Fruits for the Week

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The true Muslim who adheres to the teachings of his religion is tolerant and forgiving. Tolerance is a noble human characteristic which is highly commended in the Qur’an, where those who attain this virtue are viewed as the supreme example of piety in Islam and are included in the group of those doers of good who have succeeded in earning the love and pleasure of Allah. Allah (swt) said:” Who restrain anger, and pardon (all) men – for Allah loves those who do good.” (Qur’an 3: 134)

Such people have retrained their anger and refrained from bearing grudges. They have freed themselves from the burden of hatred and entered a brave new world of tolerance and forgiveness. They have gained purity of heart and peace of mind and, more importantly, they have won the love and pleasure of Allah.

Tolerance and forgiveness are sublime attitudes that none can attain except those whose hearts are receptive to the guidance of Islam and its noble teachings. They prefer forgiveness, reward and honour from Allah to their ego’s desire for revenge.

In the most brilliant fashion, the Qur’an motivates the human soul to attain this difficult, high level. It allows the one who is oppressed to defend himself and resist that oppression and aggression. It allows recompense for injury (an eye for an eye) but it does not allow the man who has been wronged to be overtaken by the desire for self-defence and revenge. Rather, it gently leads him towards the level of patience, tolerance and forgiveness, and states that this is something that takes a great deal of determination and willpower.

When Abu Bakr was overwhelmed with sorrow because of the slander he had heard uttered by some against his daughter Aishah (ra), he vowed to himself that he would cut off his help to those ungrateful recipients of his bounty who had joined in the sinful gossip. But Allah (swt) revealed:” Let not those amongst you who are endued with grace and amplitude of means resolve by oath against helping their kinsmen, those in want, and those who have left their homes in Allah’s cause: Let them forgive and overlook, do you not wish that Allah should forgive you? For Allah is Oft-Forgiving, Most Merciful.” (Qur’an 24: 22)

Interactions between individuals in a Muslim community are not based on blaming, censure and seeking revenge for every major or minor issue. Rather they are based on tolerance, overlooking faults, forgiveness and patience. This is the teaching of Islam, and this is what is encouraged by the Qur’an:” Nor can goodness and evil


be equal. Repel (evil) with what is better: then will be between whom and you was hatred becomes as if he were your friend and intimate! And no one will be granted such goodness except those who exercise patience and self-restraint – none but persons of the greatest good fortune.” (Qur’an 41: 34-35)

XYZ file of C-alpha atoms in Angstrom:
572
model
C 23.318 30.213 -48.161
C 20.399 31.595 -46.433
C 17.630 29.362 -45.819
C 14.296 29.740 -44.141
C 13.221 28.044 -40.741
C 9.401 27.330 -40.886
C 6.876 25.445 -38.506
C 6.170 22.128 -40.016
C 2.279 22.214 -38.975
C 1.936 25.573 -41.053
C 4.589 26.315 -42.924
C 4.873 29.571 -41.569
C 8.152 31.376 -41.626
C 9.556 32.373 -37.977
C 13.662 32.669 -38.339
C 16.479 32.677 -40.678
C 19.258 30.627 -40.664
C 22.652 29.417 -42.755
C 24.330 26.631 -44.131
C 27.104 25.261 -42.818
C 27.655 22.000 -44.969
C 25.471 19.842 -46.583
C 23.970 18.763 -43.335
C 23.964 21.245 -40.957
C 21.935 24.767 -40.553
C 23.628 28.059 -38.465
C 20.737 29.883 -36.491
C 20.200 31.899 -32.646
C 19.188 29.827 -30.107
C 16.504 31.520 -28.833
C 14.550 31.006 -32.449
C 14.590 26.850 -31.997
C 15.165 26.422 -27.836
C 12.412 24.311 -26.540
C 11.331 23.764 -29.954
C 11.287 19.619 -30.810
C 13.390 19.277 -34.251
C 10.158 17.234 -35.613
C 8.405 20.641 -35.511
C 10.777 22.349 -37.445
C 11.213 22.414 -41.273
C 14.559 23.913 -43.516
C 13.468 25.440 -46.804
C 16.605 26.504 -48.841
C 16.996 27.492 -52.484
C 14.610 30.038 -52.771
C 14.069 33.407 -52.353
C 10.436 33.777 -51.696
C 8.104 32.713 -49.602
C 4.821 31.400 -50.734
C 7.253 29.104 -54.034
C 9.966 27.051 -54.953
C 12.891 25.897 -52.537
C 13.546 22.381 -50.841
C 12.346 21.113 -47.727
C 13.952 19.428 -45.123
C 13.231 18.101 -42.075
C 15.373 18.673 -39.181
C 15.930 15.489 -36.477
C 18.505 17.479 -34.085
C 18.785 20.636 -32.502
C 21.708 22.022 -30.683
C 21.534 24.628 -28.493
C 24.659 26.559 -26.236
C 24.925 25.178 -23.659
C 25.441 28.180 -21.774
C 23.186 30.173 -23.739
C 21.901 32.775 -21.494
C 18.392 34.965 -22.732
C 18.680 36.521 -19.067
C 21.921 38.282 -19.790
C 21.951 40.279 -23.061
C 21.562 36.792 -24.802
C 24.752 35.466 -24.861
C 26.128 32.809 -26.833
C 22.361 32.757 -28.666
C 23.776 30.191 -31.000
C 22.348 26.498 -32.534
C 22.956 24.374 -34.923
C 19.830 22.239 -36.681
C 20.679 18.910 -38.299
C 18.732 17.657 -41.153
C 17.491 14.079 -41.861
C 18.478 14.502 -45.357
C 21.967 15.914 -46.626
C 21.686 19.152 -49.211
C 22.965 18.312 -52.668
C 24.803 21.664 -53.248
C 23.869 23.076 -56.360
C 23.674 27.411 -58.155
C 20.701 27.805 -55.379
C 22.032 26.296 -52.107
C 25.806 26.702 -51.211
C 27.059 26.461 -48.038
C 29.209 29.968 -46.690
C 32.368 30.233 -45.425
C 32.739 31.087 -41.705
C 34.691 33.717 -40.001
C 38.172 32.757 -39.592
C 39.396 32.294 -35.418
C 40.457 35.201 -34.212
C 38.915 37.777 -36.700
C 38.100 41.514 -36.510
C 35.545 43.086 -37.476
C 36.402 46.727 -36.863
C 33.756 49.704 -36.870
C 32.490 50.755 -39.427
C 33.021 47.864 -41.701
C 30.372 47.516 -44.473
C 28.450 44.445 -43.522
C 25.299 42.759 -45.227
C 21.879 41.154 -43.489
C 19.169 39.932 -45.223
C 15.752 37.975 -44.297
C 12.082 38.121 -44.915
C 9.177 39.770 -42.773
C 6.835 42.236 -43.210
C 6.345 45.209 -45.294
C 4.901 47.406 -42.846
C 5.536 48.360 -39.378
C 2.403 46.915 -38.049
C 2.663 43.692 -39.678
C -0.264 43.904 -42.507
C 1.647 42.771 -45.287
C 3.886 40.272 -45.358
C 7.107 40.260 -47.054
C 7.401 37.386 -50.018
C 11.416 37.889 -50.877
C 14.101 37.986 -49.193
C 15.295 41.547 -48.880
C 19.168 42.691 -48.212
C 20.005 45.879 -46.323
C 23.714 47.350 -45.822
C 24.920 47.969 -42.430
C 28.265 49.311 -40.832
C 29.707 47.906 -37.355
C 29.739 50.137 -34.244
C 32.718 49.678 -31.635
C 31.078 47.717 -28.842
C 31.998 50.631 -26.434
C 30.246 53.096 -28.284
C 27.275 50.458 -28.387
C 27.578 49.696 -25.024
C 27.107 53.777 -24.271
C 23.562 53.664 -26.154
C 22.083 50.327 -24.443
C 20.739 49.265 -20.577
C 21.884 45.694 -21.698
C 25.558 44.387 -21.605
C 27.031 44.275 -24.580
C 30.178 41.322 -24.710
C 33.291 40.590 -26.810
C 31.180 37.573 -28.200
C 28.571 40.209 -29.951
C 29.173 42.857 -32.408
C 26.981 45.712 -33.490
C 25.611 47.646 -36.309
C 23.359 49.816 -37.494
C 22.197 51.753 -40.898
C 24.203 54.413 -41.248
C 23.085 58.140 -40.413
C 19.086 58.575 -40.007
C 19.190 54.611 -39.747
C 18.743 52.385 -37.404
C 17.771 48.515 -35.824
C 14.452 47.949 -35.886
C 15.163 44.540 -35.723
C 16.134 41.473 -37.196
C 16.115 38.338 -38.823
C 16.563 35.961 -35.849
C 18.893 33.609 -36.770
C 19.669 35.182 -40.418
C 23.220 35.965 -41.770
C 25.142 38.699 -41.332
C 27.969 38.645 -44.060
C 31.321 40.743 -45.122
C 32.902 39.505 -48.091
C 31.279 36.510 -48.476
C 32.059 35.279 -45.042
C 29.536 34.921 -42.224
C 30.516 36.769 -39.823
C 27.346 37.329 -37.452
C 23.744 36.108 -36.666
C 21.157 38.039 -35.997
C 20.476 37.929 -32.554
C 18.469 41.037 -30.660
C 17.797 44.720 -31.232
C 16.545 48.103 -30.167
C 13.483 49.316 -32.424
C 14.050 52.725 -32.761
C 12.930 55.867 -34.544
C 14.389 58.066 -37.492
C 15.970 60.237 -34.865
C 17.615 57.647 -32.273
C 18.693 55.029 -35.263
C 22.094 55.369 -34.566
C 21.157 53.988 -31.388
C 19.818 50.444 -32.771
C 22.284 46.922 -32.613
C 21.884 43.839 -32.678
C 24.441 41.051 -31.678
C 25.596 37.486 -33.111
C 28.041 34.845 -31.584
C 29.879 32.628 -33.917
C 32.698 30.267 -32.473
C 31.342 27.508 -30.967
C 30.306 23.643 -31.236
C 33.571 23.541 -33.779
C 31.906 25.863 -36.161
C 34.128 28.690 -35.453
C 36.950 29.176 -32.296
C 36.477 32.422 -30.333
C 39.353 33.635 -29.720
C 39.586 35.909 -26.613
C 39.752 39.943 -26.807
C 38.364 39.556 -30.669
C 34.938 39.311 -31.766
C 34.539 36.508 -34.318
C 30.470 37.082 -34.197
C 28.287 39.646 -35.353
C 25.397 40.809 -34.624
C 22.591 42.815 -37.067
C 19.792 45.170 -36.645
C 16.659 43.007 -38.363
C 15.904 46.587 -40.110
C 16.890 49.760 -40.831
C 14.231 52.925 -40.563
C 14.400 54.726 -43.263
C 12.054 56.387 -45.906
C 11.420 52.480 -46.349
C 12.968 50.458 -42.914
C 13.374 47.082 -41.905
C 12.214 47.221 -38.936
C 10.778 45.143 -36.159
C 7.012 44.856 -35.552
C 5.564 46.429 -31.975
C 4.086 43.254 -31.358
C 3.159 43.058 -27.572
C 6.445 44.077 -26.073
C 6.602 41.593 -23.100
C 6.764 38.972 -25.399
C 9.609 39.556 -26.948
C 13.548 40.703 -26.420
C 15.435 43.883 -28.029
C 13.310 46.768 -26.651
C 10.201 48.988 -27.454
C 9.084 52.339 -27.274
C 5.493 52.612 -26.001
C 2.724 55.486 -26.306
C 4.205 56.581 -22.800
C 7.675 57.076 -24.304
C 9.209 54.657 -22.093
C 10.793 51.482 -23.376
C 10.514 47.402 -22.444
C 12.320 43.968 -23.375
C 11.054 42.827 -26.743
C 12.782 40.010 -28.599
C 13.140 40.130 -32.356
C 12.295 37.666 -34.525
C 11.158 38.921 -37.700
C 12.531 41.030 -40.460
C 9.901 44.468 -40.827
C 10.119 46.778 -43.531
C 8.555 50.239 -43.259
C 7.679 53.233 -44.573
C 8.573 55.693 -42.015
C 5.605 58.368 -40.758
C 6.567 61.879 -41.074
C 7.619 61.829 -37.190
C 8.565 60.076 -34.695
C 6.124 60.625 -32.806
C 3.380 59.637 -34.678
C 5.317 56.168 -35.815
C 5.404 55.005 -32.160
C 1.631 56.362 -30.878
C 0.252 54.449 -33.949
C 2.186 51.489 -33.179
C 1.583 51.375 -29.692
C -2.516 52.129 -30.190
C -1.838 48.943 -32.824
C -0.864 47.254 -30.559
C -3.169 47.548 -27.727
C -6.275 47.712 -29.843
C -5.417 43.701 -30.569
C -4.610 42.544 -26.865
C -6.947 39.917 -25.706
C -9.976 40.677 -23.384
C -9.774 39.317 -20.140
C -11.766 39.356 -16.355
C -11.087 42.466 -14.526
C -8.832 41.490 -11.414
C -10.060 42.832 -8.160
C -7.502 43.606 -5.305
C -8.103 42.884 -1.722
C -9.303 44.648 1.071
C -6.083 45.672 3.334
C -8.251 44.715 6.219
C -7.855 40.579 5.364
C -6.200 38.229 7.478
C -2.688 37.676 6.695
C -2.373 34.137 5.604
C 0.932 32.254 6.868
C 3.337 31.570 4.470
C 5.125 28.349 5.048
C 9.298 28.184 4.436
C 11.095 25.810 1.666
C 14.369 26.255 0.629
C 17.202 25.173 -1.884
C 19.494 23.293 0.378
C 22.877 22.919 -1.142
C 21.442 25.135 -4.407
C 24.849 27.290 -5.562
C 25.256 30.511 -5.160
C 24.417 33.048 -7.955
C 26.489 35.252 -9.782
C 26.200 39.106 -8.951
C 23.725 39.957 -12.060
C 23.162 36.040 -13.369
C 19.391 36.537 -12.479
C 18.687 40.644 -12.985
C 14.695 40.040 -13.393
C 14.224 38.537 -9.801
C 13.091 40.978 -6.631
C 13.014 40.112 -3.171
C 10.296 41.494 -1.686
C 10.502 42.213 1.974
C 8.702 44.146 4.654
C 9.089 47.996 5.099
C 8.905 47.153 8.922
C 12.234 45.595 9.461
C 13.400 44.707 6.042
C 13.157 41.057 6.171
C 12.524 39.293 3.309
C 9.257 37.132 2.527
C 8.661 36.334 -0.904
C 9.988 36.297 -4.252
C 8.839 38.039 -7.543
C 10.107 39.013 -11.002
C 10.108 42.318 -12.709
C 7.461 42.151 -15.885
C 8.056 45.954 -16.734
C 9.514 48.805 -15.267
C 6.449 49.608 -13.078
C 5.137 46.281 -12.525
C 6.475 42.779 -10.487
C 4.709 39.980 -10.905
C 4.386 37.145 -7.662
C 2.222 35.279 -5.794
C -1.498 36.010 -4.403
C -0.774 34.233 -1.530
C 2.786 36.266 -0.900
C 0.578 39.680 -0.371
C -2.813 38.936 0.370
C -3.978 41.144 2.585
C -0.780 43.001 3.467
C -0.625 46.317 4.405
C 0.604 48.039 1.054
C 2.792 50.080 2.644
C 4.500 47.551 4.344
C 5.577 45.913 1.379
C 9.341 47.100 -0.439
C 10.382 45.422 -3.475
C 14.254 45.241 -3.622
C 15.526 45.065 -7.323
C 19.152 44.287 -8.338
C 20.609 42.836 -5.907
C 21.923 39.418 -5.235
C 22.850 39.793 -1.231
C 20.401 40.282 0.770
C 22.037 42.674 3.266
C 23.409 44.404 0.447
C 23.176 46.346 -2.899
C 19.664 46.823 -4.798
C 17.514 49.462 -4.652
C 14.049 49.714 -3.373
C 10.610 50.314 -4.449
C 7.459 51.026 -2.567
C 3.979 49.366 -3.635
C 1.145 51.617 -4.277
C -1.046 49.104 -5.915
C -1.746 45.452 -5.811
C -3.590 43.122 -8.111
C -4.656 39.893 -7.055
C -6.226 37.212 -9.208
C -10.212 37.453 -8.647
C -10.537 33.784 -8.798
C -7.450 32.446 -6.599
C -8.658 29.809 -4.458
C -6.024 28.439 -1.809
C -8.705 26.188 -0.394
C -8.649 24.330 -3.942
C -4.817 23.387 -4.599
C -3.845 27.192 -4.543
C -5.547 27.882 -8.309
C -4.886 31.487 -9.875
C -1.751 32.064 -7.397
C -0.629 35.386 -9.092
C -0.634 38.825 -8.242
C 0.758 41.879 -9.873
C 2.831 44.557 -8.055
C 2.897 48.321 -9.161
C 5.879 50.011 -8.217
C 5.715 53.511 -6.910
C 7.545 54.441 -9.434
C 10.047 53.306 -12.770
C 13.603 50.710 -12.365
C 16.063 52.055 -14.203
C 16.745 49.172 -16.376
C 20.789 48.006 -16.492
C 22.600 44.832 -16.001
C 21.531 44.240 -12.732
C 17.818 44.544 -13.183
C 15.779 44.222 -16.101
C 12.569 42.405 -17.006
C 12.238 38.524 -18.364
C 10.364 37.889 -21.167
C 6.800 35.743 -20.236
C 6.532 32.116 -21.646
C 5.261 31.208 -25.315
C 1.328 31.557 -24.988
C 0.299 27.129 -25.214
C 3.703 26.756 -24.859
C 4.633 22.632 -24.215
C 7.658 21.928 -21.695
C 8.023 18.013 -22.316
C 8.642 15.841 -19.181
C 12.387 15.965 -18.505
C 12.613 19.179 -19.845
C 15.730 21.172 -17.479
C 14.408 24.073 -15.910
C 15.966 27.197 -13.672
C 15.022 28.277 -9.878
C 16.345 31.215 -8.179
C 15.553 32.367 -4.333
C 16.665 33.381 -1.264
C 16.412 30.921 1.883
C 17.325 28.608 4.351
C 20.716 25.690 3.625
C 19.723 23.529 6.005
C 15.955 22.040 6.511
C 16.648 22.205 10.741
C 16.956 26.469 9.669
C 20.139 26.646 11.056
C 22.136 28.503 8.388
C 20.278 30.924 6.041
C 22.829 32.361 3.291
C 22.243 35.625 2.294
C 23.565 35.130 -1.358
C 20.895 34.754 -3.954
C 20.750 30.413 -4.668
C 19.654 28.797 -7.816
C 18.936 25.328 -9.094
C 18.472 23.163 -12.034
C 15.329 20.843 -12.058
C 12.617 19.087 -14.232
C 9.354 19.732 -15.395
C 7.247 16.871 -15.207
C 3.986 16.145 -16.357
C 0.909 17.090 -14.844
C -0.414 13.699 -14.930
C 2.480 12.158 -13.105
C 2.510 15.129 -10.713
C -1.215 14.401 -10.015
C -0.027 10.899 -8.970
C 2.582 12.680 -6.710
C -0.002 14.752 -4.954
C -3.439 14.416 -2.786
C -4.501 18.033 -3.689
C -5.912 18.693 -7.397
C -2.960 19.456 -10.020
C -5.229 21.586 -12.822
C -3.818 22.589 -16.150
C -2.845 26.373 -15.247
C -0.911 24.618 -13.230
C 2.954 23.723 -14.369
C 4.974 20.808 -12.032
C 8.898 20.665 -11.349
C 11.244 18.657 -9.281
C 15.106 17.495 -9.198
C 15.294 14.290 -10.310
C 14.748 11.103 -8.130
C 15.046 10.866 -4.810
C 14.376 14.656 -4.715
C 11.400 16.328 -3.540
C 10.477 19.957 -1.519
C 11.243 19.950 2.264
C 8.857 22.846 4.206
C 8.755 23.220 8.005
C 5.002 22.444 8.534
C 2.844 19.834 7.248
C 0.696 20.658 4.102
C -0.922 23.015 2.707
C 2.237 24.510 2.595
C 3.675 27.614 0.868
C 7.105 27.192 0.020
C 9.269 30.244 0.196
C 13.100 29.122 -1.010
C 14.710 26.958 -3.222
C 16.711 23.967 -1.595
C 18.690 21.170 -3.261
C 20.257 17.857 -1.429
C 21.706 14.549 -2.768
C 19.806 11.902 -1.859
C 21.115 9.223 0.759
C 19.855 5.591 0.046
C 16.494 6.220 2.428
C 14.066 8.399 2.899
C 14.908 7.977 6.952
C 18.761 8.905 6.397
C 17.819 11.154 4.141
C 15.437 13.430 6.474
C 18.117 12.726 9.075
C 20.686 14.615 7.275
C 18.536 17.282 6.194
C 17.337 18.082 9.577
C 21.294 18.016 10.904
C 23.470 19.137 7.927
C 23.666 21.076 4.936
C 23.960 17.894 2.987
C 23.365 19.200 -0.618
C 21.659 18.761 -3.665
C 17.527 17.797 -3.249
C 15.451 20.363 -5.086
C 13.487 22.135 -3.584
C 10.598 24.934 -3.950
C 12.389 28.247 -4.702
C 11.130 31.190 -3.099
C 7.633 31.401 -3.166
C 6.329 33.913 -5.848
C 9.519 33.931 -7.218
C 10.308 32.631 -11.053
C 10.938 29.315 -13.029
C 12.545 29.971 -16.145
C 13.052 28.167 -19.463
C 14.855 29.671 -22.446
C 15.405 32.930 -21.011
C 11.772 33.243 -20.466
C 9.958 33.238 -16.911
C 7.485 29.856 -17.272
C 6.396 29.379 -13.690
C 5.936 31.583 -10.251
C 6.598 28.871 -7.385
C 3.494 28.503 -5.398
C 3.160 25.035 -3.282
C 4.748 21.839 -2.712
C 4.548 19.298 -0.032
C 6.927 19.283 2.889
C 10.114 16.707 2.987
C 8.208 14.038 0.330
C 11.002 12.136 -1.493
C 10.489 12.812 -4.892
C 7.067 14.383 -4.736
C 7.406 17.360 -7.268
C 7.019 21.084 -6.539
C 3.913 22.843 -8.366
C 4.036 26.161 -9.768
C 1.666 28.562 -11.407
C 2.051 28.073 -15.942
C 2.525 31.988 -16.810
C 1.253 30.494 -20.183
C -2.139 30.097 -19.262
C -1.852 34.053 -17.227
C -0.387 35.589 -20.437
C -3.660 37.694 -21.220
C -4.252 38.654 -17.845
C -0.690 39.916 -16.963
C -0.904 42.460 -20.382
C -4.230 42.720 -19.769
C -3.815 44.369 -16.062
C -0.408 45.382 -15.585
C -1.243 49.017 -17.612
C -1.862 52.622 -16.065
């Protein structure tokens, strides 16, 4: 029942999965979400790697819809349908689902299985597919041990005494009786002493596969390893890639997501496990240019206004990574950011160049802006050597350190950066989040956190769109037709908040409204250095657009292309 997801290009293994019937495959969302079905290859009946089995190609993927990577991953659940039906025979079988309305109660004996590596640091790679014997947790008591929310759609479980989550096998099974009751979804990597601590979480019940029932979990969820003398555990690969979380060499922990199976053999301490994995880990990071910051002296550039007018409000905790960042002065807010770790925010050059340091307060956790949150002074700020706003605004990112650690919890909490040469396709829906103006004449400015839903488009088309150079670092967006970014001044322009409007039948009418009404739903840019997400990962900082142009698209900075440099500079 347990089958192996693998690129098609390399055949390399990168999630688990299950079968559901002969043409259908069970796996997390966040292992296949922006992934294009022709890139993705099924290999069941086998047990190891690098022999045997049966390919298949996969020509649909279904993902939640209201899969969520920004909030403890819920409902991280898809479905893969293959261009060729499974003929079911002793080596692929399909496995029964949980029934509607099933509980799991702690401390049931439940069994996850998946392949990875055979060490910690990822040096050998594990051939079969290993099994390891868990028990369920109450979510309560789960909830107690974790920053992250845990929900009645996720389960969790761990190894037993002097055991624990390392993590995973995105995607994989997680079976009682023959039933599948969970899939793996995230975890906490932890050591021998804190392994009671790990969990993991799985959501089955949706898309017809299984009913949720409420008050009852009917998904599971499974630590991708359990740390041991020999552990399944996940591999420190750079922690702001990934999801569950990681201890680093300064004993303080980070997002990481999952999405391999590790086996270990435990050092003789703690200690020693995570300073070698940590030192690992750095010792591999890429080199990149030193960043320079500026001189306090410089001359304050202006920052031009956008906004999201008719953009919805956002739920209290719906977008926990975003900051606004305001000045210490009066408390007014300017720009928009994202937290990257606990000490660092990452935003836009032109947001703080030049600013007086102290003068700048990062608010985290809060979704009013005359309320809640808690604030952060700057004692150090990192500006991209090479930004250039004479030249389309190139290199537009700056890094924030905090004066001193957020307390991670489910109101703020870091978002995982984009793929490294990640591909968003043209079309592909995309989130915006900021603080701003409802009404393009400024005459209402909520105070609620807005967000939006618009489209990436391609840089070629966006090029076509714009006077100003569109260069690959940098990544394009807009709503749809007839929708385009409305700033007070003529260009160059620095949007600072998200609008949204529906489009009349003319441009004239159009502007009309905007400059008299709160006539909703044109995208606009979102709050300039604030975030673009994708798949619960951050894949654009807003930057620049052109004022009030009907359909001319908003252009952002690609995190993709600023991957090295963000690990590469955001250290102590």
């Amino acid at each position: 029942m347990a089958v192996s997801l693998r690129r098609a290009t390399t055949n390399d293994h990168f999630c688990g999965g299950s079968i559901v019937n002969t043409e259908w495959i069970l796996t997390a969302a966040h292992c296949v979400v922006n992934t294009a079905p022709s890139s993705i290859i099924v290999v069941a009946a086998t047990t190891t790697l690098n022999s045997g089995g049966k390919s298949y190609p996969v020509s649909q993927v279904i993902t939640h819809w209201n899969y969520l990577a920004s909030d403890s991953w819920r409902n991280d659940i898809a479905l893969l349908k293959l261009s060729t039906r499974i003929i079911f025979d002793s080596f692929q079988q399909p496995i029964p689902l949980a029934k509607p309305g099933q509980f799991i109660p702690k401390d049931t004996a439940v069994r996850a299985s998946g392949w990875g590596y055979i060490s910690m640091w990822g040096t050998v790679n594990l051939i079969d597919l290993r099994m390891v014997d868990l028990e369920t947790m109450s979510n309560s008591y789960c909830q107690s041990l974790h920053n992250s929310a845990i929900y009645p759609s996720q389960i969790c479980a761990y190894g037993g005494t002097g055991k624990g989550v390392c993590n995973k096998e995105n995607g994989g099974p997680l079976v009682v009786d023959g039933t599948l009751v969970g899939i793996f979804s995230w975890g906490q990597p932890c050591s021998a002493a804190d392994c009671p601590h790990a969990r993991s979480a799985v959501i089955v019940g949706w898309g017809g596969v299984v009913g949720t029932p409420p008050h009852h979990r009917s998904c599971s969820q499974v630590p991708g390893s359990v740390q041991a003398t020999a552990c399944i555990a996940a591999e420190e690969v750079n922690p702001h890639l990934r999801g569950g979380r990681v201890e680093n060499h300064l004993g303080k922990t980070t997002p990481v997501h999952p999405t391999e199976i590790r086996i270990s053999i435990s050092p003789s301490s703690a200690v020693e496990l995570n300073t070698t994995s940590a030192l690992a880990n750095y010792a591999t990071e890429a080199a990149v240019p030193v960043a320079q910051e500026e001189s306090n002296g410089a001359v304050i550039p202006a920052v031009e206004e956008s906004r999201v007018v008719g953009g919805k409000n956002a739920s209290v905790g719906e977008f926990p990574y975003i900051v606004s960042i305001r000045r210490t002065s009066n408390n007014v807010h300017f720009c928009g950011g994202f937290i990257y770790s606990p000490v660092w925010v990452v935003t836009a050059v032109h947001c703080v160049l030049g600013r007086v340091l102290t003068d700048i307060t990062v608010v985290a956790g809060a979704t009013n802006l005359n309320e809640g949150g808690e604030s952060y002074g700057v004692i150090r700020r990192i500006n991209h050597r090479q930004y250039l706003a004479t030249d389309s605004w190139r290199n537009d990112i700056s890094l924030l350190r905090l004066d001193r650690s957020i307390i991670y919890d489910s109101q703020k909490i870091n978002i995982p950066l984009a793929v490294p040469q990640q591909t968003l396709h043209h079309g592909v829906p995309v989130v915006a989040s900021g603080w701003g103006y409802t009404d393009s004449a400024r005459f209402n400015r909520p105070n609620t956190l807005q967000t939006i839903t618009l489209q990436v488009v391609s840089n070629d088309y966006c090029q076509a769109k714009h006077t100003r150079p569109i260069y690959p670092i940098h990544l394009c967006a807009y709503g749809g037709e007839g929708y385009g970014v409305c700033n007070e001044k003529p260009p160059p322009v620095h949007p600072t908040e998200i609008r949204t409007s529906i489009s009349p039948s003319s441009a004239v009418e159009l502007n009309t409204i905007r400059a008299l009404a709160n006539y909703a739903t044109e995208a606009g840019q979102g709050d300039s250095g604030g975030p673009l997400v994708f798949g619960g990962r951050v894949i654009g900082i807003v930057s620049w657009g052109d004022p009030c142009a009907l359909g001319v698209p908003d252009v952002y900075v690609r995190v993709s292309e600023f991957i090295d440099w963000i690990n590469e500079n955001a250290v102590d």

If evil is always repaid with evil, the result will be intense hatred and bitter grudges. But evil is repaid with good, it will extinguish the fires of hatred, calm people down, and remove their grudges. The two who are enemies will become true friends when one of them speaks a kind word or smiles compassionately at the other. This is a great victory for the one who repelled evil with something better, and no one attains this but persons of the greatest good fortune, as the Qur’an states. Such a person responds to the evil he faces with a measure of patience, and repels it with something good.

This is the attitude of a believer in a community of believers. Many verses of the Qur’an reinforce this message and seek to instil this attitude in believers’ hearts. So the Qur’an tells believers to restrain their anger in such situations, to be forgiving and to graciously overlook the faults of others, so that no trace of hatred, resentment of malice will remain. Allah (swt) said:” So overlook (any human faults) with gracious forgiveness.” (Qur’an 15: 85).

The hadiths are no less concerned with this noble human attitude of forgiveness and tolerance. They also encourage it to be established in Muslim hearts, and describe the practical way in which it should affect one’s behaviour. This is the example of the Prophet (saw), the leader and educator of Muslims, which is to be followed and adhered to.

Aishah (ra) said:” The Prophet (saw) never struck any person, woman or servant with his hand, except when he was fighting in the way of Allah, and he never took offence at anything and sought revenge for it, except when one of the laws of Allah had been violated, and then he would take revenge for the sake of Allah.” (Muslim)

The Prophet (saw) was a unique example of this sublime attitude, which encompassed all people. He did not repay their evil with evil, rather he repelled it with an attitude of forgiveness, commanding what is right, and turning away from the ignorant. He always repelled evil with something better.

(to be continued)


(Prepared by Ustad Abdul Muhaemin Karim)

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